Finally I can present the solution to the curious problem of Bach’s temperament. Not so much of a revolutionary or odd-ball tuning at all perhaps, but my research has not only demonstrated, by examples from the Baroque, that the marking on Bach’s Well-tempered Clavier is indeed a temperament indication, but I have also finally been able to correctly de-code it. Here is a short excerpt from the introduction of my recent paper:
The Rosetta Revisited
Bach’s Very Ordinary Temperament
Dominic Eckersley, Berlin 2012
“Did Bach indeed leave a record of how he tuned his keyboard instruments as Bradley Lehman’s 2005 article, Bach’s extraordinary temperament: our Rosetta Stone would have us believe?1 With a bit of cloak and dagger work, can we get to the bottom of this Da Vinci Code of tuning secrets? Has a Bach temperament solution miraculously appeared by way of a tantalising hint Bach may have left for us at the top of the title page of The Well-Tempered Clavier 2 in the form of a cursive calligraphic flourish, a secret codified message, a memory jogging reminder; or was it even just a doodle?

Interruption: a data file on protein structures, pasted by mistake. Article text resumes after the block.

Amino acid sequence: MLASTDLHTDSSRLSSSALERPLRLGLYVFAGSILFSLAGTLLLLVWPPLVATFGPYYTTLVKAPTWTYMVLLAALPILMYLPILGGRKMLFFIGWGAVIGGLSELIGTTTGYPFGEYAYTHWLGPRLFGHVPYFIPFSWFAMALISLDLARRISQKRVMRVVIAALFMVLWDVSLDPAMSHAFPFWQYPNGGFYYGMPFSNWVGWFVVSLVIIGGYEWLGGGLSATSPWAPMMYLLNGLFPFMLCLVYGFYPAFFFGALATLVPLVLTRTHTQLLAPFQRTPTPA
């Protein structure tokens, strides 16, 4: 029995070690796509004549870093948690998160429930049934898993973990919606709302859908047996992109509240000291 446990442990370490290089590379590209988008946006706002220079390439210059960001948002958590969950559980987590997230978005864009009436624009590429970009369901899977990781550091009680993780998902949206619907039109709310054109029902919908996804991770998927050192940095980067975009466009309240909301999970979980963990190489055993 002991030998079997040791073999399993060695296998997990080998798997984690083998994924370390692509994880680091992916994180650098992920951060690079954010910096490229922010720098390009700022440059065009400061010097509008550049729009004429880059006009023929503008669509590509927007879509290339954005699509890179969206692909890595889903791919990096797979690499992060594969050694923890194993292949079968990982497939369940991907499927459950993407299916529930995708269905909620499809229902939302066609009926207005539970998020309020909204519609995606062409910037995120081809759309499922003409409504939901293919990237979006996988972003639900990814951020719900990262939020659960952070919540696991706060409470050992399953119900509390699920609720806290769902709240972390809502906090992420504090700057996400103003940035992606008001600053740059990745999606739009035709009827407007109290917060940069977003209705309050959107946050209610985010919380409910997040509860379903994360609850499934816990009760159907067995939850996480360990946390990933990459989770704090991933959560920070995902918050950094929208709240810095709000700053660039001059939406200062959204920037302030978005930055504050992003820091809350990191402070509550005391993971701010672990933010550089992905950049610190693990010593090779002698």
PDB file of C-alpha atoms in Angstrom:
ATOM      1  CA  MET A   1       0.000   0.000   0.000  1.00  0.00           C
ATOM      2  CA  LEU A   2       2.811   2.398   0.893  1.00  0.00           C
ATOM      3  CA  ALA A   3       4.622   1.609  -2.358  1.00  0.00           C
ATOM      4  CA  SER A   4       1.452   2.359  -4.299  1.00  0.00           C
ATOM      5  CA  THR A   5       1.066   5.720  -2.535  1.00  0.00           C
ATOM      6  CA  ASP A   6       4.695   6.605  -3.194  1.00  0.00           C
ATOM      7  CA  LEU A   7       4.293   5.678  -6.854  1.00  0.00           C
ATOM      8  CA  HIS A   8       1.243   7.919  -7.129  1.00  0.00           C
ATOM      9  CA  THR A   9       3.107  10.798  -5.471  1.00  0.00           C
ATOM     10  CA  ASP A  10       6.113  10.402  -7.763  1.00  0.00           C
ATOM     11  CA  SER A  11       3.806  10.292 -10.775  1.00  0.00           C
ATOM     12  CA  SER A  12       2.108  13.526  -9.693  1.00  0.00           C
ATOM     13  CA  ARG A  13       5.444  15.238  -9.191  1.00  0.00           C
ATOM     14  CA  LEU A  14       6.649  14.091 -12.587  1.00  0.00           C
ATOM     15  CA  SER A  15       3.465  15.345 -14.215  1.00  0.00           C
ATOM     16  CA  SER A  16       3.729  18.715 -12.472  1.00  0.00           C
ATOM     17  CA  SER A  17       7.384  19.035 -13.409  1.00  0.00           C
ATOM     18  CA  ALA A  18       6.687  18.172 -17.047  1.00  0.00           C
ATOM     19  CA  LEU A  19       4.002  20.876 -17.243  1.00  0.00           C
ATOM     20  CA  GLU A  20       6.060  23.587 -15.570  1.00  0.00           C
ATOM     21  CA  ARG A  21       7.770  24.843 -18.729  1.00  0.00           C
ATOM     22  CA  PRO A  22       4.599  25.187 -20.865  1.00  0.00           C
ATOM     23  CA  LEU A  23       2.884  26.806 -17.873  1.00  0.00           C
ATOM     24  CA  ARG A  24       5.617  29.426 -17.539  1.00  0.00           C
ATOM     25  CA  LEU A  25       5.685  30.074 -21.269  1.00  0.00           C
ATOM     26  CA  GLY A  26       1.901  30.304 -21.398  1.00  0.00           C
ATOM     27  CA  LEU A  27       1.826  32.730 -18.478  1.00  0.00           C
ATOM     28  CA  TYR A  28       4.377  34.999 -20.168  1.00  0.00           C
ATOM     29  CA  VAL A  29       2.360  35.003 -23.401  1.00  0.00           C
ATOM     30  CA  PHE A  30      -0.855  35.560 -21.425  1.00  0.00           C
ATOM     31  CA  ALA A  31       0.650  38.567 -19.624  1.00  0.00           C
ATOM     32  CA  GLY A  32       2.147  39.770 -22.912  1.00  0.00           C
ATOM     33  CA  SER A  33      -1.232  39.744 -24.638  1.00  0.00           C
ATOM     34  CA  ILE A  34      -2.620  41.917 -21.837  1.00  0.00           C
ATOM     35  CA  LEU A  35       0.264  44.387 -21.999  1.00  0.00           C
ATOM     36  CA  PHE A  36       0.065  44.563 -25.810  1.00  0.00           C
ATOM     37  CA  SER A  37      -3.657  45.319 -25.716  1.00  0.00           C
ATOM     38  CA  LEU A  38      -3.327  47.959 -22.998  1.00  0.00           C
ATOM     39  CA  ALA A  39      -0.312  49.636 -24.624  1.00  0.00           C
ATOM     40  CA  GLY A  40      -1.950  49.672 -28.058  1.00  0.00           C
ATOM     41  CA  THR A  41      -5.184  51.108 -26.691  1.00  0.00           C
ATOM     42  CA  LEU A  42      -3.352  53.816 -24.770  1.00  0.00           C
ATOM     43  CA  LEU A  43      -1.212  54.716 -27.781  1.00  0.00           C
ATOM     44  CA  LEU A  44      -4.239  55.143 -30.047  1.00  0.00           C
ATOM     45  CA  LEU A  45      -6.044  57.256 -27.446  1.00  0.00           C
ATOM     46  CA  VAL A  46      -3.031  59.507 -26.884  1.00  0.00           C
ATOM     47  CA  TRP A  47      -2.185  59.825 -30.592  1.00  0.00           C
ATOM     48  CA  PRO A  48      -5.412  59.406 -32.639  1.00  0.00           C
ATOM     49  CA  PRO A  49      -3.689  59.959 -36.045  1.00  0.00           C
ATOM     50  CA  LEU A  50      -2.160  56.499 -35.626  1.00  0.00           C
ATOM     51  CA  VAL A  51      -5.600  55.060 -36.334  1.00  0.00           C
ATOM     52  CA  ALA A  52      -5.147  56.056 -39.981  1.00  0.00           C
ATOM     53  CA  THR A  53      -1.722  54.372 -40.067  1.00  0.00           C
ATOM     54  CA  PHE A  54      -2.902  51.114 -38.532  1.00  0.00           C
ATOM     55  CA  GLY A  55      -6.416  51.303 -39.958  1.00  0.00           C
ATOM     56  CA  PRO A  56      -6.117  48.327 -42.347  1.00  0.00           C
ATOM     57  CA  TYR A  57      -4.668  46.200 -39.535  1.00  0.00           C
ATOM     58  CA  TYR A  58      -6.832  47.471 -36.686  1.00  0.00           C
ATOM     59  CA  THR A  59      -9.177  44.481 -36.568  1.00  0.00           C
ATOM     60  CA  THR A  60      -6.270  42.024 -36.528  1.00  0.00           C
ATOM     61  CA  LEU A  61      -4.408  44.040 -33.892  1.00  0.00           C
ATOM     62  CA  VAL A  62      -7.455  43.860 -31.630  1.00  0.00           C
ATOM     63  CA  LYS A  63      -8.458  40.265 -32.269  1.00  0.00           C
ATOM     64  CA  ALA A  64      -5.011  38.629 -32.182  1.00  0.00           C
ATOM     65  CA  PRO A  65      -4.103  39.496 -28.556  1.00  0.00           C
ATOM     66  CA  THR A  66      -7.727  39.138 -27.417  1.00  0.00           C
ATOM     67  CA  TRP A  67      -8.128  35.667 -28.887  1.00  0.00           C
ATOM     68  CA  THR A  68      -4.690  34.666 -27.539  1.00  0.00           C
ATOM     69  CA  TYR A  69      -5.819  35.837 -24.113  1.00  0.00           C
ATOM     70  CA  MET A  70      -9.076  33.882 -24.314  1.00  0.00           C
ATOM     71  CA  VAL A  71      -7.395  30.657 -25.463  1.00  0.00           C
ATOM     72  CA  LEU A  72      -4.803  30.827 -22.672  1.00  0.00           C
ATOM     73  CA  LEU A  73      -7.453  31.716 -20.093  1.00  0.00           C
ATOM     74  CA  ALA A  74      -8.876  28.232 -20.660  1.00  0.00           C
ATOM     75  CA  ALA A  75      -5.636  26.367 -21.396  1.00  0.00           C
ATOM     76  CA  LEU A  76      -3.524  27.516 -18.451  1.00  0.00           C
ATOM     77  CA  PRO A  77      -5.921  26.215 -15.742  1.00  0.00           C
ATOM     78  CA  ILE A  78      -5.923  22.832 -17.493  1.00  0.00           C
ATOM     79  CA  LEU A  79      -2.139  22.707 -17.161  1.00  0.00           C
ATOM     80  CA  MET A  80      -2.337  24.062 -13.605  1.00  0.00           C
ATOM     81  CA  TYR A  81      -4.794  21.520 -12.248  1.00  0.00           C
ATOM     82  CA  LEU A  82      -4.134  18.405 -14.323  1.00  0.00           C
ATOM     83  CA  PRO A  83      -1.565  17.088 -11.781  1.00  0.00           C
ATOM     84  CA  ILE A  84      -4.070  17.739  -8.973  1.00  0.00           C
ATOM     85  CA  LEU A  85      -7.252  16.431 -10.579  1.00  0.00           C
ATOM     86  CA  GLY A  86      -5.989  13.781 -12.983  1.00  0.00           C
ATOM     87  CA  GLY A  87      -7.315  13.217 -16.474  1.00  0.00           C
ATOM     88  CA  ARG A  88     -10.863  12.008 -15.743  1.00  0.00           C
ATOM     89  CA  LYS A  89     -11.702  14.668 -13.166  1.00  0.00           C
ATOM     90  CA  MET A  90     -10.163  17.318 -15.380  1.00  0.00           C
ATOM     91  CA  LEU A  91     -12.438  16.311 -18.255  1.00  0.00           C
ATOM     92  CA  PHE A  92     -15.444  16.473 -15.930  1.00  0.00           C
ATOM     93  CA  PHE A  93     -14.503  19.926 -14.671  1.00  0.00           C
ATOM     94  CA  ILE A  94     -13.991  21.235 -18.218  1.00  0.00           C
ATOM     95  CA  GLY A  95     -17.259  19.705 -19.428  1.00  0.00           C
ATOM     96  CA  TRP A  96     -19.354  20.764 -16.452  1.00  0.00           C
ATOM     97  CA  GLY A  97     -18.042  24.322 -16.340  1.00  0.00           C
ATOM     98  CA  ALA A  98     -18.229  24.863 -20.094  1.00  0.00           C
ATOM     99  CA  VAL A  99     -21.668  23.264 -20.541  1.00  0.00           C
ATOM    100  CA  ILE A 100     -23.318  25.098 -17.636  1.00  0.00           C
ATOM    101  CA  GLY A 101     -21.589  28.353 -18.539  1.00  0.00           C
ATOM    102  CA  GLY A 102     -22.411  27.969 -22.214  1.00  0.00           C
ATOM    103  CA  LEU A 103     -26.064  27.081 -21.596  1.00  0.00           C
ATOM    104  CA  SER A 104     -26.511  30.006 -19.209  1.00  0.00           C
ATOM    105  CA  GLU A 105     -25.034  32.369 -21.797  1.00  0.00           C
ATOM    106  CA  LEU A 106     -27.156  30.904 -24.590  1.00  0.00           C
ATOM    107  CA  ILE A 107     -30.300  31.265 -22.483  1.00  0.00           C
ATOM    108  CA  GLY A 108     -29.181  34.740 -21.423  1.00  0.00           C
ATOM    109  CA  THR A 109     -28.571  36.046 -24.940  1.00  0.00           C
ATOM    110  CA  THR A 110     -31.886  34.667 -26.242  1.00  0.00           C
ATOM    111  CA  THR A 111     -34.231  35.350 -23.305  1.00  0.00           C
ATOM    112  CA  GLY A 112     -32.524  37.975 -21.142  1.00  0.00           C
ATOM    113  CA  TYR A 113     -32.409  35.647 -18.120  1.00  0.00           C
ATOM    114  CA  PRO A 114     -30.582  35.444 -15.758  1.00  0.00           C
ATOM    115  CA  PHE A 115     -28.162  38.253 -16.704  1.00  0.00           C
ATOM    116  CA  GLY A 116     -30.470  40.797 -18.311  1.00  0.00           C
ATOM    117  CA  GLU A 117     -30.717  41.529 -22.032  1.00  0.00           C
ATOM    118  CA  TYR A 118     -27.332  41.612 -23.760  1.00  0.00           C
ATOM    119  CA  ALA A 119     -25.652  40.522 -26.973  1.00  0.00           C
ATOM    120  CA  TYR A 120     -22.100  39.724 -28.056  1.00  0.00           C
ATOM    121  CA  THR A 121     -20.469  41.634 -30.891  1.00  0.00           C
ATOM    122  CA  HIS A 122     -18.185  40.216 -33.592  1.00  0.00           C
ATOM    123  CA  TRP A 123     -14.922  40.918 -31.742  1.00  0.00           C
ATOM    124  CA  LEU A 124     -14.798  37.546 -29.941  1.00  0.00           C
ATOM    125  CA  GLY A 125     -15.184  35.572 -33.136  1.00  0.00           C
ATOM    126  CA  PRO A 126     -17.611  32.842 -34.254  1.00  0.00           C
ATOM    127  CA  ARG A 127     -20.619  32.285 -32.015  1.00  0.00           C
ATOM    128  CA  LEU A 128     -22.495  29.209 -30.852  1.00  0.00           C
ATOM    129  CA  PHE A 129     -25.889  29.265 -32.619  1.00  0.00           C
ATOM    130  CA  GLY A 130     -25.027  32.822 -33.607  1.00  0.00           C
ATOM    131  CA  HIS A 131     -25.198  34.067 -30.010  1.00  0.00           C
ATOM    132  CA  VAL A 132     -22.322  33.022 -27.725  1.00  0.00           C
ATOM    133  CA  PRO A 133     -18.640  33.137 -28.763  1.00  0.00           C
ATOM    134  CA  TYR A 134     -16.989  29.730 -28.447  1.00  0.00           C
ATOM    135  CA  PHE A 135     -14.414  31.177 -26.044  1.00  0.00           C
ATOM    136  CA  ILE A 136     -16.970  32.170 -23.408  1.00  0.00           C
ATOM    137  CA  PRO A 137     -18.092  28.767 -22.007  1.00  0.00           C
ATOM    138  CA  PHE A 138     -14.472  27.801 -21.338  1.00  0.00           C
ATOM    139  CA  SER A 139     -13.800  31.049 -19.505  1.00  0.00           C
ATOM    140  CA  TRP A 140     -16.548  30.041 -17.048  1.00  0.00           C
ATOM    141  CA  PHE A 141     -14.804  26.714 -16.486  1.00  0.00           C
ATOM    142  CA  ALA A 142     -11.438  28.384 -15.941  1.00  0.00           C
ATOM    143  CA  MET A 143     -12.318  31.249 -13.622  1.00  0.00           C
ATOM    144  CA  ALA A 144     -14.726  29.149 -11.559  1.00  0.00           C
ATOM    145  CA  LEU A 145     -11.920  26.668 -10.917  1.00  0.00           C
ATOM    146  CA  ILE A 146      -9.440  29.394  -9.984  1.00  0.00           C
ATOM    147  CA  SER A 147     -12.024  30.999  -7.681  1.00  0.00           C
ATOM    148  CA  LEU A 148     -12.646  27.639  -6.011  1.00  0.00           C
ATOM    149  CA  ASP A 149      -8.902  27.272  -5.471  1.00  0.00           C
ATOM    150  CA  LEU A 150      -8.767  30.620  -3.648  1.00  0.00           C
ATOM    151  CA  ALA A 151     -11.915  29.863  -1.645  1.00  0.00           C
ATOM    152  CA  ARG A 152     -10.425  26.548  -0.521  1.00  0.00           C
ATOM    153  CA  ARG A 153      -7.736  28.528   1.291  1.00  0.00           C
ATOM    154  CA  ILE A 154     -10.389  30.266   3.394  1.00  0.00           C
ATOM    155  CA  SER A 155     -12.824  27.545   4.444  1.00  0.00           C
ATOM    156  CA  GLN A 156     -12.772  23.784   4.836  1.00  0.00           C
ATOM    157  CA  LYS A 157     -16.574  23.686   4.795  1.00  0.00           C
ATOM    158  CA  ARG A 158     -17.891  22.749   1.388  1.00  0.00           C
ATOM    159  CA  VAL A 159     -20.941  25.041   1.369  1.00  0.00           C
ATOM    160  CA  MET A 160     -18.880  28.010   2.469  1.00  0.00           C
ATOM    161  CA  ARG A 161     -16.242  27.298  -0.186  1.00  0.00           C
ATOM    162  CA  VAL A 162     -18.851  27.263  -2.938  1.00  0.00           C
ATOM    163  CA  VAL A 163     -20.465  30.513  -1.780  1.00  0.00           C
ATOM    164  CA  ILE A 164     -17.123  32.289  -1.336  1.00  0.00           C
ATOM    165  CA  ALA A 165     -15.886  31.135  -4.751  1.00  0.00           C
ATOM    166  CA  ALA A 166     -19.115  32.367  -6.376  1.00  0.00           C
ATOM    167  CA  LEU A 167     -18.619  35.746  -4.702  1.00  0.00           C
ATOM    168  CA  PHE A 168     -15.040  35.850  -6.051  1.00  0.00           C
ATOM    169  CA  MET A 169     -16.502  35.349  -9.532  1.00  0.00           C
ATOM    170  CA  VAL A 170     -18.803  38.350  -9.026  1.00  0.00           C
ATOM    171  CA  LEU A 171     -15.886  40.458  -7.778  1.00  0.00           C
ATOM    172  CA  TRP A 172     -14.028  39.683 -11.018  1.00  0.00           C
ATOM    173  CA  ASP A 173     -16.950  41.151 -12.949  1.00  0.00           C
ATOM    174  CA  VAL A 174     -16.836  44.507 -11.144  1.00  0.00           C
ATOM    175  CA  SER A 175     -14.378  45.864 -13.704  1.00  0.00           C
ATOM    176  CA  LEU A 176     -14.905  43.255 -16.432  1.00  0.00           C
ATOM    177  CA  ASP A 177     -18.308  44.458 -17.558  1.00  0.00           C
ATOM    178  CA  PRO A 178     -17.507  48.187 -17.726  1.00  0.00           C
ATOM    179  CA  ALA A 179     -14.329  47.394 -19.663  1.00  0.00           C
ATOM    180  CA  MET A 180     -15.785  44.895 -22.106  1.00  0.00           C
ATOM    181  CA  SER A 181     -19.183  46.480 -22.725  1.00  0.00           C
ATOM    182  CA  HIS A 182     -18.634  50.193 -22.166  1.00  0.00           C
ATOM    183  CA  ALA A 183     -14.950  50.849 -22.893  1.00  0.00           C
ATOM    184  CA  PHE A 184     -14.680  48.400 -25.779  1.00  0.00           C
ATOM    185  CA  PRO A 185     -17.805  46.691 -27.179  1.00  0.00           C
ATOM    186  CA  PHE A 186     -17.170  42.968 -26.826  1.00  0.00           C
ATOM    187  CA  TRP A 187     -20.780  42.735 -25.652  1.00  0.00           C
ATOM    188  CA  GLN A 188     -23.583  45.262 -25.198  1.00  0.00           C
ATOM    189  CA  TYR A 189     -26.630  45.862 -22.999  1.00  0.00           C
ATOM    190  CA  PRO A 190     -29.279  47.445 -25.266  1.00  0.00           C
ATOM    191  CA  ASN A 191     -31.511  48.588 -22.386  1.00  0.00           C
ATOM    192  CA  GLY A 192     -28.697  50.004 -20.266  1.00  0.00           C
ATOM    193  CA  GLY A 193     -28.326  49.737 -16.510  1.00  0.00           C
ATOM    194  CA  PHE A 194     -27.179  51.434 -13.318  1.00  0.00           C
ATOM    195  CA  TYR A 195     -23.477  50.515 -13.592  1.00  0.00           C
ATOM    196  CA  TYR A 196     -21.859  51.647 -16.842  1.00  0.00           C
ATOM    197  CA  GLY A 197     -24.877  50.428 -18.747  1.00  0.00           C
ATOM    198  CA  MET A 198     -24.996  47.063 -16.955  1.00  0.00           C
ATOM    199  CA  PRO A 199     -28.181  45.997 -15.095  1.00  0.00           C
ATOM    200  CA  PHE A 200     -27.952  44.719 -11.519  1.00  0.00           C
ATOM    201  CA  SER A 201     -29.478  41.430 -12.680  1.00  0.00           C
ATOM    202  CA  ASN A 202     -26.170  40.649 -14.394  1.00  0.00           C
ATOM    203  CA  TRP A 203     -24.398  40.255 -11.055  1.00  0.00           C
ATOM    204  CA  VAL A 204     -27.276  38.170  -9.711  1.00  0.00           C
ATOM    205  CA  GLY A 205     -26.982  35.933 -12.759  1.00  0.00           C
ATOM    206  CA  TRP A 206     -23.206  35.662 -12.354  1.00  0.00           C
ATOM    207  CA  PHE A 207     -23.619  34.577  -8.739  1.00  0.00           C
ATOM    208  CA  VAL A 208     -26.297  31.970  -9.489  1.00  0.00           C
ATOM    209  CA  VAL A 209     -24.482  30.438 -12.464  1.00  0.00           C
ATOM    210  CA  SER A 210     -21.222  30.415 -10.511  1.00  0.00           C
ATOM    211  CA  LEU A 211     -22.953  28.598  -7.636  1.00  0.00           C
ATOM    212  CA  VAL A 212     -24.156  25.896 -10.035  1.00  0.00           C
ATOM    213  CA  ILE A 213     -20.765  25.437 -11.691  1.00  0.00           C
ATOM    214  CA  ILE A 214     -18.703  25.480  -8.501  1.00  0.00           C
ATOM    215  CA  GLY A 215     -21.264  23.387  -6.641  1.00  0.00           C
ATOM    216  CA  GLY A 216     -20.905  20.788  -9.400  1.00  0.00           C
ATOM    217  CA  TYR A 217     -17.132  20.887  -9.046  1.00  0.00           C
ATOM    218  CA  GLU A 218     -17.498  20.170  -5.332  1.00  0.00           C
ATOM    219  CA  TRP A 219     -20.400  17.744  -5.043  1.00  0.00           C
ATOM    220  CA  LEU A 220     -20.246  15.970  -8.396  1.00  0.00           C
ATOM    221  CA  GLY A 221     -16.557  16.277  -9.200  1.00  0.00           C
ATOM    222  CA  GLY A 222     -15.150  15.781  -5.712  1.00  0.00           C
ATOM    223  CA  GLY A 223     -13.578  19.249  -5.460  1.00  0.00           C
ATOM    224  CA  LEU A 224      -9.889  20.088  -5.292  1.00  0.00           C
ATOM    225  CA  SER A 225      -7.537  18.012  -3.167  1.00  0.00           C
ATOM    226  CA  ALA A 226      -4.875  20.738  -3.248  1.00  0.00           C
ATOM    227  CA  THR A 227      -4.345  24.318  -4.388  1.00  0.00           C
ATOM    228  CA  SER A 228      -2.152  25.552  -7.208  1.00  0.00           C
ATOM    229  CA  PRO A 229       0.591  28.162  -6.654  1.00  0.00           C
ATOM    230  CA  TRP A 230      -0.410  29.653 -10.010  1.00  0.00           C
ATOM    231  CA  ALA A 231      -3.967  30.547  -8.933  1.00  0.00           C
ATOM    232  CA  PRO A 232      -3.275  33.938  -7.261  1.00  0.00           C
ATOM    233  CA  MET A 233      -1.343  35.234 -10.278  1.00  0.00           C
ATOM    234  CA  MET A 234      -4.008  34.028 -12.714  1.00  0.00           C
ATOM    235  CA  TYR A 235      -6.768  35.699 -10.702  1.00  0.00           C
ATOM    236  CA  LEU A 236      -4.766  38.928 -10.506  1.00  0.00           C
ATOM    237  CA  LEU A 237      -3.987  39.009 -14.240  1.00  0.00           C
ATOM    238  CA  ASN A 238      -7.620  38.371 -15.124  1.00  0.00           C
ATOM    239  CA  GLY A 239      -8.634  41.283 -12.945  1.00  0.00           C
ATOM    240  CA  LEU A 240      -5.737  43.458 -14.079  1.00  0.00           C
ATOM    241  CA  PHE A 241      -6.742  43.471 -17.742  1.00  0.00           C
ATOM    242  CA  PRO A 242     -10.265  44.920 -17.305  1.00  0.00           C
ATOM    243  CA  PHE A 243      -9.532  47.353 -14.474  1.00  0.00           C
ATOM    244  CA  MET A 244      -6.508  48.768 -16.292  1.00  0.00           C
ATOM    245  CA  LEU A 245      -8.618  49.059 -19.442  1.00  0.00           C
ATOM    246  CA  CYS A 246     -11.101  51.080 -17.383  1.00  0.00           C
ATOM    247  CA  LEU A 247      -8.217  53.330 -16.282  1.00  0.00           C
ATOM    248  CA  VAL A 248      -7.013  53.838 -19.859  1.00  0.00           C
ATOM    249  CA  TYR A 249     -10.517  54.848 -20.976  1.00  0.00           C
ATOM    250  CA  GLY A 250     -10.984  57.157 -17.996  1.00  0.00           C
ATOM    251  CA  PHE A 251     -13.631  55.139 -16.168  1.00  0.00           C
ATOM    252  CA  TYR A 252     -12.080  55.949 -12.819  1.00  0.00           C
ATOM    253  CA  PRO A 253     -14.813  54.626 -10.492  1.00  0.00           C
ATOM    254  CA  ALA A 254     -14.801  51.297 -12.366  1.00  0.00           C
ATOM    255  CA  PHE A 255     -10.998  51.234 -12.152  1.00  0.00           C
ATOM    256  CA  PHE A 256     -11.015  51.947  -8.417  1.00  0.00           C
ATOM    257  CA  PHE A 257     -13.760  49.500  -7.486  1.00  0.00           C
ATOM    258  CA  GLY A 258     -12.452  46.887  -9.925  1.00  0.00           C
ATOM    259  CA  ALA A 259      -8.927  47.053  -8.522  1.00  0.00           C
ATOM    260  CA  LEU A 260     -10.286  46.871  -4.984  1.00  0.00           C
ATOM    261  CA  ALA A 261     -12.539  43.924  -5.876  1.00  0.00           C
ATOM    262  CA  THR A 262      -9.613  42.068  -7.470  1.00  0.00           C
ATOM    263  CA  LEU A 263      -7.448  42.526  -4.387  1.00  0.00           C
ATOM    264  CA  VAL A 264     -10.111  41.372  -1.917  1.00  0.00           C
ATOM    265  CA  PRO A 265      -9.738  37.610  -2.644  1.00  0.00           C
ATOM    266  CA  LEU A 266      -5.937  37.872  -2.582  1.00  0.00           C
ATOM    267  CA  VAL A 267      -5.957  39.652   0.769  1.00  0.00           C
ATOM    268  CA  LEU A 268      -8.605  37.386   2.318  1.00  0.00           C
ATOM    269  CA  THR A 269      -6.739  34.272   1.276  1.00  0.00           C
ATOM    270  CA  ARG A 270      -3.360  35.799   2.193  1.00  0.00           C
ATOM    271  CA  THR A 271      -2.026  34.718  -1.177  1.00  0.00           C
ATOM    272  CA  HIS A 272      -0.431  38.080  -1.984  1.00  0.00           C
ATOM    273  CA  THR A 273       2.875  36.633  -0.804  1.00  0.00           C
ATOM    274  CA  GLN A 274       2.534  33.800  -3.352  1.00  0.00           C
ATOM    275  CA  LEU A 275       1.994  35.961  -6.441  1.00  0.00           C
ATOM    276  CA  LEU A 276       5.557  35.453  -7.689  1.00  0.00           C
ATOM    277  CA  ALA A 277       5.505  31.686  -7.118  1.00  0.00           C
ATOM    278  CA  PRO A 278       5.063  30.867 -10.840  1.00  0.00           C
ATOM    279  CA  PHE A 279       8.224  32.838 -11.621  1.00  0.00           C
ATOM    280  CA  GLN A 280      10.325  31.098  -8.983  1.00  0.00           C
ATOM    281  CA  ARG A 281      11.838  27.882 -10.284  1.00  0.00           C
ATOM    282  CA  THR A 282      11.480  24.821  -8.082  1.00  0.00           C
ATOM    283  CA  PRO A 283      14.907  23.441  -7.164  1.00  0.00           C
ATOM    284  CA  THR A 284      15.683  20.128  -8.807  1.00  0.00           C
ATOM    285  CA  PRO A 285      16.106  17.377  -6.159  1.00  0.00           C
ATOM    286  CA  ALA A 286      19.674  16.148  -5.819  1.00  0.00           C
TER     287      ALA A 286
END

“Sadly, Lehman’s “Bach temperament” is not only incomplete, but misleading, suggesting something which is neither probable, nor representative of the tuning traditions of Bach’s time and likely vastly different from that which Bach knew, or used, or would have found acceptable. That the calligraphic scrolling glyph on the title page of The Well-Tempered Clavier is indeed a diagram of a temperament can be supported in that it can be broken down into structural elements which compare in structure and placement with intrinsic values of temperament intervals found elsewhere in the literature of the period. So how did he really tune his harpsichord?”
To read the complete article please visit “Rosetta Revisited: Bach’s Very Ordinary Temperament” where the article appears in full.